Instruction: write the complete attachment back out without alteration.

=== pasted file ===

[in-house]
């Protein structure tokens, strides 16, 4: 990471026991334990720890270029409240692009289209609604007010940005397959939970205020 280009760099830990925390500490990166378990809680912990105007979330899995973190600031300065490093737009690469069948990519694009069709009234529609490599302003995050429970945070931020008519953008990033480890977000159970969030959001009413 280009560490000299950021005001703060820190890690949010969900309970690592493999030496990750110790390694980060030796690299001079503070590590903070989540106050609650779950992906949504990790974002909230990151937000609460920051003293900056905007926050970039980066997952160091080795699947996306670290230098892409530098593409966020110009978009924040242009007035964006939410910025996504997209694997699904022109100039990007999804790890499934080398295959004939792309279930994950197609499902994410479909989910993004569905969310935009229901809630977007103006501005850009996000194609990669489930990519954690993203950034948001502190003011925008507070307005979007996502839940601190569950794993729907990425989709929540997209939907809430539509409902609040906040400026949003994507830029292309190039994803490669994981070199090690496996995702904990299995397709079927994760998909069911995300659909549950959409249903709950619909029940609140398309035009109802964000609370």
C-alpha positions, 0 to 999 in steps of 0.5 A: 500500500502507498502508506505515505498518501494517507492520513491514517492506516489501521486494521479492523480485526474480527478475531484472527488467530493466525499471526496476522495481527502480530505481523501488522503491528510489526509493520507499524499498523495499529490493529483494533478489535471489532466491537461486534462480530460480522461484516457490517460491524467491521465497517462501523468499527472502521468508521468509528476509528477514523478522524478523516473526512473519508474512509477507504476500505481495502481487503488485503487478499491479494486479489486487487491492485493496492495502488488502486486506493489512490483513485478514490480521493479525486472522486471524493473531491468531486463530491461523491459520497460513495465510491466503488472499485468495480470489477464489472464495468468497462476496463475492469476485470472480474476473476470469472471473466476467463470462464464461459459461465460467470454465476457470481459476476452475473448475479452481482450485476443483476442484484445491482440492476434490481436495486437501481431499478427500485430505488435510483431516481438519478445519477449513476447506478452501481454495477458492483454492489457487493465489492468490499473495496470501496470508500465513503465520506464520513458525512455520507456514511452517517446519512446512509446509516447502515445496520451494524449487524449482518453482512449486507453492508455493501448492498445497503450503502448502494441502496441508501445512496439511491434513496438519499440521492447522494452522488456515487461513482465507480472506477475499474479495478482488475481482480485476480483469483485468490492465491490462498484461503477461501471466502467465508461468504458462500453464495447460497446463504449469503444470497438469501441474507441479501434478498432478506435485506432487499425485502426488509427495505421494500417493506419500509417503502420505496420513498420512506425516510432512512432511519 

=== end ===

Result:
[in-house]
């Protein structure tokens, strides 16, 4: 990471026991334990720890270029409240692009289209609604007010940005397959939970205020 280009760099830990925390500490990166378990809680912990105007979330899995973190600031300065490093737009690469069948990519694009069709009234529609490599302003995050429970945070931020008519953008990033480890977000159970969030959001009413 280009560490000299950021005001703060820190890690949010969900309970690592493999030496990750110790390694980060030796690299001079503070590590903070989540106050609650779950992906949504990790974002909230990151937000609460920051003293900056905007926050970039980066997952160091080795699947996306670290230098892409530098593409966020110009978009924040242009007035964006939410910025996504997209694997699904022109100039990007999804790890499934080398295959004939792309279930994950197609499902994410479909989910993004569905969310935009229901809630977007103006501005850009996000194609990669489930990519954690993203950034948001502190003011925008507070307005979007996502839940601190569950794993729907990425989709929540997209939907809430539509409902609040906040400026949003994507830029292309190039994803490669994981070199090690496996995702904990299995397709079927994760998909069911995300659909549950959409249903709950619909029940609140398309035009109802964000609370």
C-alpha positions, 0 to 999 in steps of 0.5 A: 500500500502507498502508506505515505498518501494517507492520513491514517492506516489501521486494521479492523480485526474480527478475531484472527488467530493466525499471526496476522495481527502480530505481523501488522503491528510489526509493520507499524499498523495499529490493529483494533478489535471489532466491537461486534462480530460480522461484516457490517460491524467491521465497517462501523468499527472502521468508521468509528476509528477514523478522524478523516473526512473519508474512509477507504476500505481495502481487503488485503487478499491479494486479489486487487491492485493496492495502488488502486486506493489512490483513485478514490480521493479525486472522486471524493473531491468531486463530491461523491459520497460513495465510491466503488472499485468495480470489477464489472464495468468497462476496463475492469476485470472480474476473476470469472471473466476467463470462464464461459459461465460467470454465476457470481459476476452475473448475479452481482450485476443483476442484484445491482440492476434490481436495486437501481431499478427500485430505488435510483431516481438519478445519477449513476447506478452501481454495477458492483454492489457487493465489492468490499473495496470501496470508500465513503465520506464520513458525512455520507456514511452517517446519512446512509446509516447502515445496520451494524449487524449482518453482512449486507453492508455493501448492498445497503450503502448502494441502496441508501445512496439511491434513496438519499440521492447522494452522488456515487461513482465507480472506477475499474479495478482488475481482480485476480483469483485468490492465491490462498484461503477461501471466502467465508461468504458462500453464495447460497446463504449469503444470497438469501441474507441479501434478498432478506435485506432487499425485502426488509427495505421494500417493506419500509417503502420505496420513498420512506425516510432512512432511519 